Giving up on giving
Another story about how we're in lean economic times.
NEW YORK - Workers shouldn't count on lavish gift baskets or monogrammed cuff links from their employers this holiday season.I've never worked for an employer that gives a Christmas or end of year bonus. My sister-in-law a registered nurse, works for a public run hospital that give turkeys to its employees just before Thanksgiving. That practice was discontinued a few years ago.(The less said about the time I tried to carve a turkey the better. Jack the Ripper was neater) My wife has gotten a Christmas bonus, but we never count on it at the end of the year.
As companies face tighter budgets and layoffs in a tough U.S. economy, analysts and industry data suggest a slowdown in employee gift-giving. While financial worries have many consumers curtailing their spending, companies are scaling back their budgets as well.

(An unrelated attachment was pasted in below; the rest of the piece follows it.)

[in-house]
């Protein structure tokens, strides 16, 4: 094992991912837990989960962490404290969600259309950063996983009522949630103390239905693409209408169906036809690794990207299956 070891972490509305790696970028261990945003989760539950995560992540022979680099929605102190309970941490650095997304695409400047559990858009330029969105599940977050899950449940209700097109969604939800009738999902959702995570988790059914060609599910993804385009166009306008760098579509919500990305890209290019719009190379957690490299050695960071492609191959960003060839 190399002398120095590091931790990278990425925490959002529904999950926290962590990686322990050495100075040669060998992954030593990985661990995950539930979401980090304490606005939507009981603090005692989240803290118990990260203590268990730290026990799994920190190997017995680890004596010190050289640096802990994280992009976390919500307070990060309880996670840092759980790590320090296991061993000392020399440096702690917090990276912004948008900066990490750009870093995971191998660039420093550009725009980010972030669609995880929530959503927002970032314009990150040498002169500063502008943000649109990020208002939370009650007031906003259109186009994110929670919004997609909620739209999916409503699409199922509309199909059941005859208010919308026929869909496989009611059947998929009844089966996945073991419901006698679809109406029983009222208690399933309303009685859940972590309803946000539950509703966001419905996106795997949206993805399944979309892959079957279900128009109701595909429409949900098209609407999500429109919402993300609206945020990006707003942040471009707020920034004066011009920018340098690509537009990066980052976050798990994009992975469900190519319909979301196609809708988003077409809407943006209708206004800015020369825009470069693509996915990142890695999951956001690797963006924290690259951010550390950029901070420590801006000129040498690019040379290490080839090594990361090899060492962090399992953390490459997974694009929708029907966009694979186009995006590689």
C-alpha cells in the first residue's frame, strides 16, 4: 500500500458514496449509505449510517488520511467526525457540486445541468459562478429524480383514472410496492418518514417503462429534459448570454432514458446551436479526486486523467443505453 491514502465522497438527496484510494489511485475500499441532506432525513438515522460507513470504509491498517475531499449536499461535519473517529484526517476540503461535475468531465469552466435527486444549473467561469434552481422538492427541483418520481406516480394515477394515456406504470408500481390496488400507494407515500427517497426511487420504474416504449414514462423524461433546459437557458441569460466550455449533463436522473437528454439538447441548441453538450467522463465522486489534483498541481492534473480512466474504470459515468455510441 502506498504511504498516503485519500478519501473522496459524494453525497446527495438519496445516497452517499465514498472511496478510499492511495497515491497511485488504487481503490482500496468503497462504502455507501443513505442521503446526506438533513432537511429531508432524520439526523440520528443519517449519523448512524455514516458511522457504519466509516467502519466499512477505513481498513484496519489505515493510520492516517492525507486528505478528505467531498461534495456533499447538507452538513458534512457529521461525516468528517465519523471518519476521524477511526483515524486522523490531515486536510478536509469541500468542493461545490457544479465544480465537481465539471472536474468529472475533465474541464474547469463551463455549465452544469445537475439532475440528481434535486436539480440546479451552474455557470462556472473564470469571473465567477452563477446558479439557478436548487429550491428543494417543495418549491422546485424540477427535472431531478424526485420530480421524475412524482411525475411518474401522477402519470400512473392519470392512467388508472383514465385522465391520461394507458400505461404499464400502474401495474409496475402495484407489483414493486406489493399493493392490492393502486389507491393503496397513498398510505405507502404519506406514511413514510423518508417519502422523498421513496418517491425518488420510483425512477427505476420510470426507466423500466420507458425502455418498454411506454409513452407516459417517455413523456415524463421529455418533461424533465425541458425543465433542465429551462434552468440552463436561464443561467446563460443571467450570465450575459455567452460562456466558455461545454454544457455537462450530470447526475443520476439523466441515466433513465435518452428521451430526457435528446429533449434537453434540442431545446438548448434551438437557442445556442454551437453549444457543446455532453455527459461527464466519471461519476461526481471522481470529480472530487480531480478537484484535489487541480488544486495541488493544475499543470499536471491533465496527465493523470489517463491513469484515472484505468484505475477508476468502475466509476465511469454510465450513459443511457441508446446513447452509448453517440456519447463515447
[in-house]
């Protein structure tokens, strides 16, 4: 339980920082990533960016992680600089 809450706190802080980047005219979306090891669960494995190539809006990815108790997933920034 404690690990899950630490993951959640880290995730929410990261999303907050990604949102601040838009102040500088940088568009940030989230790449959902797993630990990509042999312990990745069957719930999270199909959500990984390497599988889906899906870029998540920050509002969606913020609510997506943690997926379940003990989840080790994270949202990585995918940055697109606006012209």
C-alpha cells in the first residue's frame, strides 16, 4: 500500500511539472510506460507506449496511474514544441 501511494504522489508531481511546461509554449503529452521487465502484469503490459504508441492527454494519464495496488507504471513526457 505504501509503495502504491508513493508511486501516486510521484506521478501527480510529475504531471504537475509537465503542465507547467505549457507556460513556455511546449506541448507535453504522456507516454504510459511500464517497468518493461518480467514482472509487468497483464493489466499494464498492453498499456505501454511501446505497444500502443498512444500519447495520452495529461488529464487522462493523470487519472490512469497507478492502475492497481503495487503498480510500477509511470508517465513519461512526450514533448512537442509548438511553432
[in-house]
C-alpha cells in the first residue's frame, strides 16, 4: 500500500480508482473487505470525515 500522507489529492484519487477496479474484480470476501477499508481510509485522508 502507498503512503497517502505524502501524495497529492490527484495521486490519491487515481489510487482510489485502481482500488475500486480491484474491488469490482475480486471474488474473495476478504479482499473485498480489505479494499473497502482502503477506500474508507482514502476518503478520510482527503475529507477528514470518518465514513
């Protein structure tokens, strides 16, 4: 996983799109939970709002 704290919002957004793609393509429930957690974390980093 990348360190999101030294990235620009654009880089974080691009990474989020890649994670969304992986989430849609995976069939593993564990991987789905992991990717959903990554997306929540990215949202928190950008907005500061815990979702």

Sherry-Lehmann, a 74-year-old wine and spirits shop in Manhattan, has seen some corporate customers — mostly law firms, real estate companies, and Wall Street firms — trade down to cheaper items.
"We're seeing more interest in less expensive items as the economy struggles," said Chris Adams, Sherry-Lehmann's executive vice president.
Adams expects this to continue as the holiday season approaches and more companies start ordering gifts for their employees. He says sales of pricey Champagne have declined, while sales of sparkling wine and wines priced between $15 and $30 are rising.
David A. Schick, managing director of equity research for Stifel Nicolaus, says he expects many companies will cut back on ordering gifts for their employees, "based on where budgets are right now."